Cat Pain & Dexamethazone

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    How Dexamethasone Works

    • Dexamethasone is a synthetic drug five times stronger than the cortisol made by the adrenal glands. Dexamethasone imitates the effect of cortisol in the body. Cortisol is made by the adrenal glands and is used in times of stress to break down stored fats, proteins, and sugars for energy. The medicine can be given orally, topically or by injection. Once given to the cat, the medicine acts as a strong anti- inflammatory drug, relieving many of the symptoms that are causing the pain.

    Types of Pain Dexamethasone Is Used For

    • Dexamethasone is prescribed for a number of ailments in cats, including pain associated with bone and joint problems; certain kinds of cancer; shock; and some allergic reactions such as hives or itching. Some veterinarians prescribe dexamethasone for central nervous system problems associated with the spine or discs and for respiratory problems that may be caused by inflammation in the lungs. The anti-inflammatory properties of the drug give it a wide variety of uses.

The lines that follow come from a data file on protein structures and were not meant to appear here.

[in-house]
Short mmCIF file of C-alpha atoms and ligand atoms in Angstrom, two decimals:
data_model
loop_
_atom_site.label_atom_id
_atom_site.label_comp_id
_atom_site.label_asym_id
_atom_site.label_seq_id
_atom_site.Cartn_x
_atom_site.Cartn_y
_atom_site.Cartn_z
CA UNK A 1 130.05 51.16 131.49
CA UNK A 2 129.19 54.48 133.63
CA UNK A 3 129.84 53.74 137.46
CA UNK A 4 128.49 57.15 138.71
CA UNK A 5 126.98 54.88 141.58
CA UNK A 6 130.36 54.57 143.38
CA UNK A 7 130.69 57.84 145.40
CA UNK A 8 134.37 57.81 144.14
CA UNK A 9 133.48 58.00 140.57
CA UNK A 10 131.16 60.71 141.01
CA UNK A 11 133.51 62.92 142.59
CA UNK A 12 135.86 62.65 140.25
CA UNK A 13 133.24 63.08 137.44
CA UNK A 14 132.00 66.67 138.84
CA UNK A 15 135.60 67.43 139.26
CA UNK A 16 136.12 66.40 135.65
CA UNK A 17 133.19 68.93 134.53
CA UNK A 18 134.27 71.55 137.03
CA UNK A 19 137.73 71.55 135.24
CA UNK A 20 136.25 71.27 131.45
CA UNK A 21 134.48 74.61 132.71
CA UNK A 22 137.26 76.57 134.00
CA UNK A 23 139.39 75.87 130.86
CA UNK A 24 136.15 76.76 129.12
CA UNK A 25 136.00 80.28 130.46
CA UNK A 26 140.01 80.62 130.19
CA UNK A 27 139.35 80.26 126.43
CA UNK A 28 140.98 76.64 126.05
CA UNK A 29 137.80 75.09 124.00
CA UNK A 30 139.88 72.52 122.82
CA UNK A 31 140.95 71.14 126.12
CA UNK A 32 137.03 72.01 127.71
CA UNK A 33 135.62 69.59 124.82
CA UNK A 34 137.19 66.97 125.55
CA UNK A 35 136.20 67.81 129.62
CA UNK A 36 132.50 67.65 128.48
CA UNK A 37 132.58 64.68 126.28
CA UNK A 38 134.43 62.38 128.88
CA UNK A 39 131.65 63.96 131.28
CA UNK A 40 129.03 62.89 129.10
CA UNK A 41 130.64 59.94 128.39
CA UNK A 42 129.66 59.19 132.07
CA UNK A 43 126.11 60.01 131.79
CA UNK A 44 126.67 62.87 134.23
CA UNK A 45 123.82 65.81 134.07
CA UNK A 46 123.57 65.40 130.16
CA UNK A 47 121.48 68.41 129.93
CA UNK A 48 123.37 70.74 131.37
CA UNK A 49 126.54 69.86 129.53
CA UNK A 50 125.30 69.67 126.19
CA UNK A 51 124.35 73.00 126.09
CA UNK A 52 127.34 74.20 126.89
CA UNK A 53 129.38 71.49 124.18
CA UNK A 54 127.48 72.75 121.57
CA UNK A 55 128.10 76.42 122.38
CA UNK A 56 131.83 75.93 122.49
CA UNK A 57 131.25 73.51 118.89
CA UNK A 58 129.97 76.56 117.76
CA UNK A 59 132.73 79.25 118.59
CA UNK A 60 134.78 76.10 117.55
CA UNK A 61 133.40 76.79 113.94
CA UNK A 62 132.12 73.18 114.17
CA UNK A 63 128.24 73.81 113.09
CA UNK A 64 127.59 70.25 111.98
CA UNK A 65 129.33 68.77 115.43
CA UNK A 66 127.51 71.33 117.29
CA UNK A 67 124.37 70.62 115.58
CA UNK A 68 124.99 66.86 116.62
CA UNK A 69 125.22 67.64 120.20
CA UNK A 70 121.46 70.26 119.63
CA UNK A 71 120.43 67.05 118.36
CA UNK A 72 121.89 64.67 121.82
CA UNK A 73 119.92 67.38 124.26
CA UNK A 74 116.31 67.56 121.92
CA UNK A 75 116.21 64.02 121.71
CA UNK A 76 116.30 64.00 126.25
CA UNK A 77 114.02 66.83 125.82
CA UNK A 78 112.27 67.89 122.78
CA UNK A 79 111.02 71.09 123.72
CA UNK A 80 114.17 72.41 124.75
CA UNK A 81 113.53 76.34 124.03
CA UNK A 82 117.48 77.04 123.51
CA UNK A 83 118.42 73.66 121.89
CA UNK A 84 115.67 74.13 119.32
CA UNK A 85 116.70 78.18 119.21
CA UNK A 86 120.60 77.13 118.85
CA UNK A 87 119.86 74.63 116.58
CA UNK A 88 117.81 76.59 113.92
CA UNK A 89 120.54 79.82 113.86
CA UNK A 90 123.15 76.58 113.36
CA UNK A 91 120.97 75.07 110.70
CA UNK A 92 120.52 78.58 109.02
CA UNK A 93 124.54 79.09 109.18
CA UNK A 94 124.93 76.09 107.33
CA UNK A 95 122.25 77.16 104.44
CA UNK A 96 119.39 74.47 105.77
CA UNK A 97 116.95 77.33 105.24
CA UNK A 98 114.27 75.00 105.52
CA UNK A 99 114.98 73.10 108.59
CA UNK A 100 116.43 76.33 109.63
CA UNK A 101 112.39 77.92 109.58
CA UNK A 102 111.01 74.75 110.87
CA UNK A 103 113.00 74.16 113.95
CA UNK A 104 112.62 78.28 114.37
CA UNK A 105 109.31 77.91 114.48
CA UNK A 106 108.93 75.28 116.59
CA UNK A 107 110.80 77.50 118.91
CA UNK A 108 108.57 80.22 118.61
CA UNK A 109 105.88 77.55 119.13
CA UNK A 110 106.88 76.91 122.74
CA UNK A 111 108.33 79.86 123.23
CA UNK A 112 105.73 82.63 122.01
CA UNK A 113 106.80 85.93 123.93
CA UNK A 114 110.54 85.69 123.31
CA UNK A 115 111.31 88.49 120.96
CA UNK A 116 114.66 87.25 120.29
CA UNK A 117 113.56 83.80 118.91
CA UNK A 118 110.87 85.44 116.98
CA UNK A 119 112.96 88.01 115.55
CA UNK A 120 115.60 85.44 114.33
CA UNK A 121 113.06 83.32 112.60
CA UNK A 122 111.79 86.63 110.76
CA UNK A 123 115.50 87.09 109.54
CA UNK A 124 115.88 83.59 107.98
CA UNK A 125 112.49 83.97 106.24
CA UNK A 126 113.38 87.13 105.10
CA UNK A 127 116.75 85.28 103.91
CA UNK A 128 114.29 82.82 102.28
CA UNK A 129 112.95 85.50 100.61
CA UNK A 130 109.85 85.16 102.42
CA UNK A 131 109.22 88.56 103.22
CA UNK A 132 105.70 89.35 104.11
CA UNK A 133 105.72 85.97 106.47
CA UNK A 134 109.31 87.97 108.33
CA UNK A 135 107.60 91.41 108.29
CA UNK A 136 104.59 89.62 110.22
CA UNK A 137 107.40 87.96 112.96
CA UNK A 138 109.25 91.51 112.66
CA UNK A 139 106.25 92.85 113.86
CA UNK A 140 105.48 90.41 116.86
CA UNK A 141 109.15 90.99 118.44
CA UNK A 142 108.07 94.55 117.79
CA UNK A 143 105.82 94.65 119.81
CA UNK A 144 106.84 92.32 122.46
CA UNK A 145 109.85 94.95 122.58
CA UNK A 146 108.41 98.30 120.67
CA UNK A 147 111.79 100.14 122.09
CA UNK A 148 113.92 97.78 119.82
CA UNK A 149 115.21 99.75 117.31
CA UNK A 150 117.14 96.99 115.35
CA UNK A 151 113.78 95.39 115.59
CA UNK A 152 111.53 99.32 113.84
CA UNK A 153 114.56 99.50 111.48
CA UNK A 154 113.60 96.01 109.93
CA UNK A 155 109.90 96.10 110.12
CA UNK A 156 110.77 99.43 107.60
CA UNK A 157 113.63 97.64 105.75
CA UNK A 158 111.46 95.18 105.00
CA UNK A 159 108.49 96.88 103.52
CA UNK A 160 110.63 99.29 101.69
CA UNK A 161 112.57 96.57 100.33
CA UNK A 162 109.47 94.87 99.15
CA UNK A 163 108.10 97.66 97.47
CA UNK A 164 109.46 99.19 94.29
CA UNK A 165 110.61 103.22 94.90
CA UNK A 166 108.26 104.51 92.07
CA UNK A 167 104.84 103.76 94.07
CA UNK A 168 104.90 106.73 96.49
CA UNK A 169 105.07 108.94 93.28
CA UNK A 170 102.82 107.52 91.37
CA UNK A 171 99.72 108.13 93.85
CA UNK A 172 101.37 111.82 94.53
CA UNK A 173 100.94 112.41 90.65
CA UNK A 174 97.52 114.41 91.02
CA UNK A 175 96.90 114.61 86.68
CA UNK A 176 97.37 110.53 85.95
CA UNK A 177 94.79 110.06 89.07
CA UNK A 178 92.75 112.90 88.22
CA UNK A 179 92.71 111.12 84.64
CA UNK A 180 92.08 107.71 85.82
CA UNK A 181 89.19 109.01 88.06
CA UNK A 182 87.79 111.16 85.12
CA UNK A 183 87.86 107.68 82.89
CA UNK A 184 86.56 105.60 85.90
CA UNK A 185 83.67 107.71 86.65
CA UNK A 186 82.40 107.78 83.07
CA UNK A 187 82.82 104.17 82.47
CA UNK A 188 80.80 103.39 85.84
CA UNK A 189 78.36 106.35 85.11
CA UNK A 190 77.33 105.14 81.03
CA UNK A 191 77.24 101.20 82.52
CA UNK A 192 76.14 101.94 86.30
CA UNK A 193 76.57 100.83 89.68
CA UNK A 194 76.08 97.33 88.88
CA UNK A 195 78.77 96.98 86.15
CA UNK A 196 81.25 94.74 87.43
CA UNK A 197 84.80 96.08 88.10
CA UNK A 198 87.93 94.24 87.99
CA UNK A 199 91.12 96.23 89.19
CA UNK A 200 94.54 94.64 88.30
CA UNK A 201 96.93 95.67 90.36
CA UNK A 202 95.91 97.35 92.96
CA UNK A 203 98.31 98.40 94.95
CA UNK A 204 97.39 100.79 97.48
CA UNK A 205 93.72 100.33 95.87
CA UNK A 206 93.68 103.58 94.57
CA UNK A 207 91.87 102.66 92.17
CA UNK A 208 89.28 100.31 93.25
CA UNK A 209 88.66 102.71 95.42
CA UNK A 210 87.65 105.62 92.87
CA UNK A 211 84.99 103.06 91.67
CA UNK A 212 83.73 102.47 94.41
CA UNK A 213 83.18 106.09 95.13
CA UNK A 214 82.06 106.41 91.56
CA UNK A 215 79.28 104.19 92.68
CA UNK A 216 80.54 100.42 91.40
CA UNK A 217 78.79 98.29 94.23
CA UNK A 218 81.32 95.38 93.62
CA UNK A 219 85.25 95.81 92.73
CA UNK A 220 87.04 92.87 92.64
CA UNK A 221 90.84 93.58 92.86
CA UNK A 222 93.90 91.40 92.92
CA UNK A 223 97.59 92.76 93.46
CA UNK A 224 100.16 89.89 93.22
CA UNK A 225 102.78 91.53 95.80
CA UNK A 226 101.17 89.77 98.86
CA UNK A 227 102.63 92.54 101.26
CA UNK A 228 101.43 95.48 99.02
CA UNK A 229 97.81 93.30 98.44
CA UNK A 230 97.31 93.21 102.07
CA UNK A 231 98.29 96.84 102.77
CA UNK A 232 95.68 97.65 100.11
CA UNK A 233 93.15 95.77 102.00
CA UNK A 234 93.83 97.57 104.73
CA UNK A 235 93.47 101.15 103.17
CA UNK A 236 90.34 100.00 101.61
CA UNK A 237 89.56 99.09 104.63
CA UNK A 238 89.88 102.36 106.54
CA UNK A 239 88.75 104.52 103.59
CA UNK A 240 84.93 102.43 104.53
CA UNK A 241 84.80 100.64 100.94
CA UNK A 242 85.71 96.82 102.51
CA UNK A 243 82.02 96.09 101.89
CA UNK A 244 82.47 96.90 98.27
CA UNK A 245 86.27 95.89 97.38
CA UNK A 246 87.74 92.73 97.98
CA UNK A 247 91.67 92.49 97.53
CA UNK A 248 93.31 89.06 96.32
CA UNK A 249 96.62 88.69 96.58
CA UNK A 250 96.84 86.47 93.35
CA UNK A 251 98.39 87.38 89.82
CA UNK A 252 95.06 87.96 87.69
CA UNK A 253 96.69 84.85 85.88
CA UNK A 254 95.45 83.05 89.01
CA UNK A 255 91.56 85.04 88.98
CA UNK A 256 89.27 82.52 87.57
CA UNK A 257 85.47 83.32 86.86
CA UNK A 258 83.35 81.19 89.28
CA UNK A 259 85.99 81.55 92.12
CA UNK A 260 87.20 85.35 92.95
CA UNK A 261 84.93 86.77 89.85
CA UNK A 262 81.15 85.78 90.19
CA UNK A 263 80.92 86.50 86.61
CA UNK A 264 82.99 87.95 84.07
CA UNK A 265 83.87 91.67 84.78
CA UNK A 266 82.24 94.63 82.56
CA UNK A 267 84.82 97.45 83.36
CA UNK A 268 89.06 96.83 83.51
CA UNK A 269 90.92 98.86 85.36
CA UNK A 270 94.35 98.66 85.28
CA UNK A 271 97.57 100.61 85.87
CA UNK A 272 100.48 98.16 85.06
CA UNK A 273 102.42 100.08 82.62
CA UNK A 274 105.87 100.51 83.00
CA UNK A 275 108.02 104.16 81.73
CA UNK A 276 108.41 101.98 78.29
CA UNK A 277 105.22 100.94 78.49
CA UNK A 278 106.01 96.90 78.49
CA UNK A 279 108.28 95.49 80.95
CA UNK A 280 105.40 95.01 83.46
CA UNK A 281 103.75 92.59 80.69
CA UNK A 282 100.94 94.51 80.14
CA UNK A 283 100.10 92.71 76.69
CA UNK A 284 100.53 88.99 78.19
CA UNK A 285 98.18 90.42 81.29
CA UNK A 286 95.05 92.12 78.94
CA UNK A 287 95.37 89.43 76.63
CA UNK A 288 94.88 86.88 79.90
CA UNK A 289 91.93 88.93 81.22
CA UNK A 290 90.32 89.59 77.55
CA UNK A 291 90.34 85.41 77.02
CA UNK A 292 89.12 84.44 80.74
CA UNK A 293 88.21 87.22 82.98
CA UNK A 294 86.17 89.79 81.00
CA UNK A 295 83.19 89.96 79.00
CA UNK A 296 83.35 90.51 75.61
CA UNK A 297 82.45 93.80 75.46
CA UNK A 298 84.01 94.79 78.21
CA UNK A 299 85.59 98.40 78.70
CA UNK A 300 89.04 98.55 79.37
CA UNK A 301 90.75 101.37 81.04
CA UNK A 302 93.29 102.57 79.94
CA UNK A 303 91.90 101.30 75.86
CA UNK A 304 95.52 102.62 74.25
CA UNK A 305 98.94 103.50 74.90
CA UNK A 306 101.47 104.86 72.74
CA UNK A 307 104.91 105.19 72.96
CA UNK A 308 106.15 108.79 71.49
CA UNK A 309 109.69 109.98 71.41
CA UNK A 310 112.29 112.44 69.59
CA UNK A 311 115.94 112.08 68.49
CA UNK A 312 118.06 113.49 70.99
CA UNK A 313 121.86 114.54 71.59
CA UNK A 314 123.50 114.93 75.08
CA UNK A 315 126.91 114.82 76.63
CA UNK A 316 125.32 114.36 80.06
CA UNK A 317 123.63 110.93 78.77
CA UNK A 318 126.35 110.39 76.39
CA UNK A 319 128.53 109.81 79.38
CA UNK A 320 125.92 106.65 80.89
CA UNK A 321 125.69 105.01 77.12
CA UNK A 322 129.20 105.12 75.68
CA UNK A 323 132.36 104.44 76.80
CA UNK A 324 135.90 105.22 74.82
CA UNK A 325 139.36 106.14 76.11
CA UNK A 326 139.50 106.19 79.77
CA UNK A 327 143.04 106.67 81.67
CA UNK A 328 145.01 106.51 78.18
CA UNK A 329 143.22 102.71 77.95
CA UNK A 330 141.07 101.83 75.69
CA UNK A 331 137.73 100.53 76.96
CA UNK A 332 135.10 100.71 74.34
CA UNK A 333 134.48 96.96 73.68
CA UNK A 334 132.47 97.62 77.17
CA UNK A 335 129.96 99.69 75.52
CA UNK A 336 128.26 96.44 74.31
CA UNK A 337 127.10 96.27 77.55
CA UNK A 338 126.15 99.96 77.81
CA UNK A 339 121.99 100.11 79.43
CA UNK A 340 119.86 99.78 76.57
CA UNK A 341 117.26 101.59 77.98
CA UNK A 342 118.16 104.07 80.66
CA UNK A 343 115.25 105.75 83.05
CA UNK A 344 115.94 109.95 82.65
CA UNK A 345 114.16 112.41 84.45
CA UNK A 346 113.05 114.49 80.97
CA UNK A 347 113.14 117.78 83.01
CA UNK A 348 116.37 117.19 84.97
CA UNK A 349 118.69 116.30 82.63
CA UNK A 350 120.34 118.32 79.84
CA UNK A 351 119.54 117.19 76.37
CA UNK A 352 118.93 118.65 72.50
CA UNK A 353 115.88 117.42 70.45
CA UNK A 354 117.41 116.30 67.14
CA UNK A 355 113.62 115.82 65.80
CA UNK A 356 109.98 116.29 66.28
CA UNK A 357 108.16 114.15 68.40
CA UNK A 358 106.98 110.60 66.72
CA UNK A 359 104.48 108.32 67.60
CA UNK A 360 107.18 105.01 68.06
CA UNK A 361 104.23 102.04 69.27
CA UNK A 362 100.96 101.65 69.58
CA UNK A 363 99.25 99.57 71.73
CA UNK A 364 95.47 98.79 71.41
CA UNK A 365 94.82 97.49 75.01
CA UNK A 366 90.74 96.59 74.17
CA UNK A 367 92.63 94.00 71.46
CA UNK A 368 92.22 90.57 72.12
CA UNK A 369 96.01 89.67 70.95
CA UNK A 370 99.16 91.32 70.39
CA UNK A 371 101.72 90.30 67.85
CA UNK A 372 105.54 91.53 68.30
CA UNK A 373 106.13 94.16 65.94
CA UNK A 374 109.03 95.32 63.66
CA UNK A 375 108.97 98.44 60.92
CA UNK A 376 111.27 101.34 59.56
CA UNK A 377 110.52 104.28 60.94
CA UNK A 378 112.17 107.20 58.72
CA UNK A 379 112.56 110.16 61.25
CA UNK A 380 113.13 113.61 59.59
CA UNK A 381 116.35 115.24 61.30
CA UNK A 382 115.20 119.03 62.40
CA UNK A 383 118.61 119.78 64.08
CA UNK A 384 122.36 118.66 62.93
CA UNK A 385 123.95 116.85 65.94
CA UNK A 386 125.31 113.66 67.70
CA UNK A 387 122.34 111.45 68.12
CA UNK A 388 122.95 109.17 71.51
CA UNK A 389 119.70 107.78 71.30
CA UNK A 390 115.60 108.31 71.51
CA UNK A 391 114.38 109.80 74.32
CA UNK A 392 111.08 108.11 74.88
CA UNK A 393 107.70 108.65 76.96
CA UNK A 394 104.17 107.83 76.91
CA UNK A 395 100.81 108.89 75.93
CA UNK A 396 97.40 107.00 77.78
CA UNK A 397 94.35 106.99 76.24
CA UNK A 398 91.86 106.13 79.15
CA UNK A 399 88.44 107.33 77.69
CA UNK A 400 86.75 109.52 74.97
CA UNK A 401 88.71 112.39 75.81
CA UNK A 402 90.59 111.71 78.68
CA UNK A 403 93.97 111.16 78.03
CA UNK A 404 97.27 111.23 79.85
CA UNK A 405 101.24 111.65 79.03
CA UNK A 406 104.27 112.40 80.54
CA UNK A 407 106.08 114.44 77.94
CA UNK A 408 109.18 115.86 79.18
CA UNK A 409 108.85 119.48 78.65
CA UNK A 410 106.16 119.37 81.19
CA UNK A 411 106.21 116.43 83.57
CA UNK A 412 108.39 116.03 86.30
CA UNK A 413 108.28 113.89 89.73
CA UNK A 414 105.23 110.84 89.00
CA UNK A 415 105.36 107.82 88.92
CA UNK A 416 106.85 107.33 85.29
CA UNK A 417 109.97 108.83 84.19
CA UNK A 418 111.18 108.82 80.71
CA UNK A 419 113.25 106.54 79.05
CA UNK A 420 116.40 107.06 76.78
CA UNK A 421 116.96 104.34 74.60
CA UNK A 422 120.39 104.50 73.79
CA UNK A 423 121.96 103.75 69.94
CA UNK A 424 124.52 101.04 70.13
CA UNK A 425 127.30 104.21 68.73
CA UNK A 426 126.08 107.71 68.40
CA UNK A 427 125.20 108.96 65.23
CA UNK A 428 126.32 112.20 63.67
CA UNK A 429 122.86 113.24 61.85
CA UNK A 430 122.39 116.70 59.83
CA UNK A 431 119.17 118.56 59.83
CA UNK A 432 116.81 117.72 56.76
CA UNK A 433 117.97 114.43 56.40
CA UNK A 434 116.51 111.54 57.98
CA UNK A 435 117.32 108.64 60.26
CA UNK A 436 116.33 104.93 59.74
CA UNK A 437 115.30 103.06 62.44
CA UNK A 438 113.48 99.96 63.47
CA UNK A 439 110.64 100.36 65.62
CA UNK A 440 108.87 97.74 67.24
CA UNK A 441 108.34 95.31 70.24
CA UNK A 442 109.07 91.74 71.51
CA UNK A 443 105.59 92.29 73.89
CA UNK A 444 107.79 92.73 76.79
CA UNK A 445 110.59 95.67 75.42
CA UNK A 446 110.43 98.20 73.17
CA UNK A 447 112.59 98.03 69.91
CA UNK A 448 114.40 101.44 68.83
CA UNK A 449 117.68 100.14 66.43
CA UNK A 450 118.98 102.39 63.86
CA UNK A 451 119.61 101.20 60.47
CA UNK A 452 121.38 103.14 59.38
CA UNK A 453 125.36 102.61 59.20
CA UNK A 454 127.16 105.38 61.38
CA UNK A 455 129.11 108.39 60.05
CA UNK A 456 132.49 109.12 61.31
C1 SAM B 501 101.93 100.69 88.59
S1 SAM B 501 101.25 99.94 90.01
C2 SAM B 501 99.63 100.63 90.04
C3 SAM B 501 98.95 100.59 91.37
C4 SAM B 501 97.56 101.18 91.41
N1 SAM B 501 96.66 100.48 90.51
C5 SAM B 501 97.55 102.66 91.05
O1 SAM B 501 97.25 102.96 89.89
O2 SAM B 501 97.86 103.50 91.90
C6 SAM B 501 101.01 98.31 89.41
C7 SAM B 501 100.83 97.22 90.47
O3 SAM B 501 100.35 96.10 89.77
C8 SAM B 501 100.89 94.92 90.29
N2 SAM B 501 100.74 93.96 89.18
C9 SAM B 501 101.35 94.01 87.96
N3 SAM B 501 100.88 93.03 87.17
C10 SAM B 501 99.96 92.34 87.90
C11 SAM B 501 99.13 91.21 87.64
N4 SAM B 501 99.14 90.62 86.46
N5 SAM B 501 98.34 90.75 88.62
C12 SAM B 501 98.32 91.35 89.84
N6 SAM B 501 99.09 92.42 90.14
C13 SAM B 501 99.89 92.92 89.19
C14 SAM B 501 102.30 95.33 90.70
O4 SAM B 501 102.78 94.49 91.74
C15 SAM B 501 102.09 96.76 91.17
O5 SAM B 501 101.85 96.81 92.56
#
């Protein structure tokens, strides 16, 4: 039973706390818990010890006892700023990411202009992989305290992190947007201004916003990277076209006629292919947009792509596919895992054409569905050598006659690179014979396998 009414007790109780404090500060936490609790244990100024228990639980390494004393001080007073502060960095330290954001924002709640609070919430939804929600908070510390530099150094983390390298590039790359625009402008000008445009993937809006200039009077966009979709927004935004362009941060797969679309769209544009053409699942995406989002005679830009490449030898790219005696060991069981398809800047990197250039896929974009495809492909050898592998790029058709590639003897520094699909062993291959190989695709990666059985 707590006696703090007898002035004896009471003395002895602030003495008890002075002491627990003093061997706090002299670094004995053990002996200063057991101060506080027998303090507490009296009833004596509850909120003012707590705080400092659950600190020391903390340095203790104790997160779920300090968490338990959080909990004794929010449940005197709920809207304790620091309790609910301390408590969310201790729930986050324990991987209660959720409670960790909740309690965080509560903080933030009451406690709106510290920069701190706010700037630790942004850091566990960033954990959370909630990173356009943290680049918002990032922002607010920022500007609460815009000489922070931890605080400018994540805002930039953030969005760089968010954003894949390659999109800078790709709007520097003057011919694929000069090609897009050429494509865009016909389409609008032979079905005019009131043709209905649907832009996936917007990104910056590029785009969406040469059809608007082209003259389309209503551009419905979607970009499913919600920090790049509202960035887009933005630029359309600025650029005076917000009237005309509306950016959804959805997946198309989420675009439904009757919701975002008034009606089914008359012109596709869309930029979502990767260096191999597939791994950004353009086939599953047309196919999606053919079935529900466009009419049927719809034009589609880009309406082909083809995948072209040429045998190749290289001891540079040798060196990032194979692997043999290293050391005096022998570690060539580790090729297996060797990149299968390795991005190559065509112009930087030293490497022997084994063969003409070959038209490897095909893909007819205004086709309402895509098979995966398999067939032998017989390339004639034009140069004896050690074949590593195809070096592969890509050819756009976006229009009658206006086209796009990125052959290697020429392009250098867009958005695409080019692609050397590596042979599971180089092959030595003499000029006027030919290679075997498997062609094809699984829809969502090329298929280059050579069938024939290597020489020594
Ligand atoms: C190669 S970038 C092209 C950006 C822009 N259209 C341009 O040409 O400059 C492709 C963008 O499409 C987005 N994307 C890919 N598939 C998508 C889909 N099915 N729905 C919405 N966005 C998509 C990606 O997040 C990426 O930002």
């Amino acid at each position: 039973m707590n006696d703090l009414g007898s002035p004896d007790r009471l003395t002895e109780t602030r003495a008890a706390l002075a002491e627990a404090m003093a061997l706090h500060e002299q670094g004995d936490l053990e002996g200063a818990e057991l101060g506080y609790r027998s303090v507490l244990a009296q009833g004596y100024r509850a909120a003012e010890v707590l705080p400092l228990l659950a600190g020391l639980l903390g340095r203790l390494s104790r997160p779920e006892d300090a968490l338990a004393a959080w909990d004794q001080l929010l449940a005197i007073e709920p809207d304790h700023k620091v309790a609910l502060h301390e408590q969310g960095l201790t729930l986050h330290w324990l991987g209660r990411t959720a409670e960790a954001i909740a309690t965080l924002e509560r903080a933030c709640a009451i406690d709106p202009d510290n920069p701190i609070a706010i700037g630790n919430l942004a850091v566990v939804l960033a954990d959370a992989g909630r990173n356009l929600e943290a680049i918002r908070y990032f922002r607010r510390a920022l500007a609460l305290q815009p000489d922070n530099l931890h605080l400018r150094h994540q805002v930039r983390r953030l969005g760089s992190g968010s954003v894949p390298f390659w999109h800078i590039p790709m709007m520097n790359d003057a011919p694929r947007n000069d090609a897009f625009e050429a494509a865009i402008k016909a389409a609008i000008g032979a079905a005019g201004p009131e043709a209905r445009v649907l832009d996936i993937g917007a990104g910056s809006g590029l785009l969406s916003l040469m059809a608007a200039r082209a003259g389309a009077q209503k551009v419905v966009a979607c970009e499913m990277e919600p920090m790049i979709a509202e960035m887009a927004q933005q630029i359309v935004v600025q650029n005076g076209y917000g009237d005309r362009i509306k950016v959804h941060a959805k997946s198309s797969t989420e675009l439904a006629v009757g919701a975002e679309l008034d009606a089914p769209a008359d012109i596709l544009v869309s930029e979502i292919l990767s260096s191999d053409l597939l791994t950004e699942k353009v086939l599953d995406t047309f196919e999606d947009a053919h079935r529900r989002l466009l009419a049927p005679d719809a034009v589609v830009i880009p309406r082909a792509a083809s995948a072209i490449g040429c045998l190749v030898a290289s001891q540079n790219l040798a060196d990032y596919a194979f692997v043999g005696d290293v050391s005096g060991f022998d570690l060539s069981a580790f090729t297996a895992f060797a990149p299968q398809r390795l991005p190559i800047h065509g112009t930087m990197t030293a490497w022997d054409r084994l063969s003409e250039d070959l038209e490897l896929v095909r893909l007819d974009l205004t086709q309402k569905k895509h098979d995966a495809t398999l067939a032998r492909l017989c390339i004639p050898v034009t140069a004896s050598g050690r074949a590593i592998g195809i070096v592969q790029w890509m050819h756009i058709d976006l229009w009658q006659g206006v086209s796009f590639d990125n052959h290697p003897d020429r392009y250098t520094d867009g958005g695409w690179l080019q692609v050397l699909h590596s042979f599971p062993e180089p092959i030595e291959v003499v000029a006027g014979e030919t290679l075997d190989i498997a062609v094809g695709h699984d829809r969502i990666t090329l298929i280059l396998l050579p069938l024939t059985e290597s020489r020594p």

Dexathethasone for Arthritis Pain

    • One of the widest uses for dexamethasone is to treat the pain of arthritis in cats. Since cats are intolerant of many anti-inflammatory drugs, dexamethasone is a preferred choice when treating arthritis. Cats generally do not have side effects from the drug when it is used as part of a treatment plan for arthritis.

    Risks Associated with Dexamethasone

    • The side effects of dexamethasone are similar to steroid drugs in humans. The drug can hide symptoms of respiratory infections or illness. It is important to keep regular check-up appointments with your veterinarian to make sure your cat is healthy beyond her appearance. Risks associated with long-term use of dexamethasone in cats include weight gain, mood changes, liver problems, diabetes, fluid retention and a weakening of the cat's immune system. If the cat has gastrointestinal problems or ulcers, dexamethasone may aggravate or worsen the problem.

    Effects of Long-Term Use

    • Veterinarians usually prescribe this drug for short periods of time and do not recommend it be given on a daily basis. If dexamethasone is prescribed for chronic pain and taken for extended periods of time, it is important to taper the cat off the drug slowly instead of stopping the drug immediately. This gives the adrenal glands a chance to begin working on their own without the assistance of the dexamethasone. Failure to withdrawal the drug slowly can cause metabolic and hormonal problems for the cat.

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